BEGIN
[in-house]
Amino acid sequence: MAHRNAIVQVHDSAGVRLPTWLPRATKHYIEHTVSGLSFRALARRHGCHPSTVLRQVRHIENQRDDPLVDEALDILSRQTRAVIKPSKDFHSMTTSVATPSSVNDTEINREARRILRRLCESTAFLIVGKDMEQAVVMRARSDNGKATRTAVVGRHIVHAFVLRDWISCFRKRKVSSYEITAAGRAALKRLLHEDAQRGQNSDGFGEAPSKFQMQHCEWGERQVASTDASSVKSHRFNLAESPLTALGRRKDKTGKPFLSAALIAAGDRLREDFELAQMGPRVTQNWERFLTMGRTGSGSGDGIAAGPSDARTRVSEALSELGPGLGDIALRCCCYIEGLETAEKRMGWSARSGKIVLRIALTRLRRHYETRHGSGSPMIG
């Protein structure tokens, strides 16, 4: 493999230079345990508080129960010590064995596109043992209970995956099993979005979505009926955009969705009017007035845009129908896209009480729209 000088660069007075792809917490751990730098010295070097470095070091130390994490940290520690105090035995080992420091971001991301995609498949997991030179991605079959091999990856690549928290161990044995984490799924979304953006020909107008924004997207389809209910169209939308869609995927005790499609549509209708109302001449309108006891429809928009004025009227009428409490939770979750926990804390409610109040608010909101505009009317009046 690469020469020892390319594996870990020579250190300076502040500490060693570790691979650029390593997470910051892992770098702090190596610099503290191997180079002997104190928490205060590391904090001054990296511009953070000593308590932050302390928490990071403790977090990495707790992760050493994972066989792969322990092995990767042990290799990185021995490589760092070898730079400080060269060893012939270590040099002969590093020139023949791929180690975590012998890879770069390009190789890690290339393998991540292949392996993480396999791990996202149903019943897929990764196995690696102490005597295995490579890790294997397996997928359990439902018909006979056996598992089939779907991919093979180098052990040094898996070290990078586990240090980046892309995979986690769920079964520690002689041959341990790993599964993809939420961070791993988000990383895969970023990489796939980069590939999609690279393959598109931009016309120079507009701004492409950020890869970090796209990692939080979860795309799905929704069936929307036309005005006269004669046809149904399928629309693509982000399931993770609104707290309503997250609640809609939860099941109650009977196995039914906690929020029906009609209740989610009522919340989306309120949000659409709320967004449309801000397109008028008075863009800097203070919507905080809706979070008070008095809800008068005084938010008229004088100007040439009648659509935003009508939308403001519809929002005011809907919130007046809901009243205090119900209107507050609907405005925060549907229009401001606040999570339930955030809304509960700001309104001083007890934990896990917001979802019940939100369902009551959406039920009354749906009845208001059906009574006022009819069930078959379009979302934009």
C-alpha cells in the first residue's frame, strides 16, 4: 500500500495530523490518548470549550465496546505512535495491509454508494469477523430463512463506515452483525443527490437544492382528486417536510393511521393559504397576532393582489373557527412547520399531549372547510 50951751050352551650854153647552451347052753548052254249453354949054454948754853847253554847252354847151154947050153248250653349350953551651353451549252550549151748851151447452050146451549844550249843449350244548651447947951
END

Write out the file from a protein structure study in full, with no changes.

[in-house]
Amino acid sequence: MAHRNAIVQVHDSAGVRLPTWLPRATKHYIEHTVSGLSFRALARRHGCHPSTVLRQVRHIENQRDDPLVDEALDILSRQTRAVIKPSKDFHSMTTSVATPSSVNDTEINREARRILRRLCESTAFLIVGKDMEQAVVMRARSDNGKATRTAVVGRHIVHAFVLRDWISCFRKRKVSSYEITAAGRAALKRLLHEDAQRGQNSDGFGEAPSKFQMQHCEWGERQVASTDASSVKSHRFNLAESPLTALGRRKDKTGKPFLSAALIAAGDRLREDFELAQMGPRVTQNWERFLTMGRTGSGSGDGIAAGPSDARTRVSEALSELGPGLGDIALRCCCYIEGLETAEKRMGWSARSGKIVLRIALTRLRRHYETRHGSGSPMIG
């Protein structure tokens, strides 16, 4: 493999230079345990508080129960010590064995596109043992209970995956099993979005979505009926955009969705009017007035845009129908896209009480729209 000088660069007075792809917490751990730098010295070097470095070091130390994490940290520690105090035995080992420091971001991301995609498949997991030179991605079959091999990856690549928290161990044995984490799924979304953006020909107008924004997207389809209910169209939308869609995927005790499609549509209708109302001449309108006891429809928009004025009227009428409490939770979750926990804390409610109040608010909101505009009317009046 690469020469020892390319594996870990020579250190300076502040500490060693570790691979650029390593997470910051892992770098702090190596610099503290191997180079002997104190928490205060590391904090001054990296511009953070000593308590932050302390928490990071403790977090990495707790992760050493994972066989792969322990092995990767042990290799990185021995490589760092070898730079400080060269060893012939270590040099002969590093020139023949791929180690975590012998890879770069390009190789890690290339393998991540292949392996993480396999791990996202149903019943897929990764196995690696102490005597295995490579890790294997397996997928359990439902018909006979056996598992089939779907991919093979180098052990040094898996070290990078586990240090980046892309995979986690769920079964520690002689041959341990790993599964993809939420961070791993988000990383895969970023990489796939980069590939999609690279393959598109931009016309120079507009701004492409950020890869970090796209990692939080979860795309799905929704069936929307036309005005006269004669046809149904399928629309693509982000399931993770609104707290309503997250609640809609939860099941109650009977196995039914906690929020029906009609209740989610009522919340989306309120949000659409709320967004449309801000397109008028008075863009800097203070919507905080809706979070008070008095809800008068005084938010008229004088100007040439009648659509935003009508939308403001519809929002005011809907919130007046809901009243205090119900209107507050609907405005925060549907229009401001606040999570339930955030809304509960700001309104001083007890934990896990917001979802019940939100369902009551959406039920009354749906009845208001059906009574006022009819069930078959379009979302934009």
C-alpha cells in the first residue's frame, strides 16, 4: 500500500495530523490518548470549550465496546505512535495491509454508494469477523430463512463506515452483525443527490437544492382528486417536510393511521393559504397576532393582489373557527412547520399531549372547510 50951751050352551650854153647552451347052753548052254249453354949054454948754853847253554847252354847151154947050153248250653349350953551651353451549252550549151748851151447452050146451549844550249843449350244548651447947951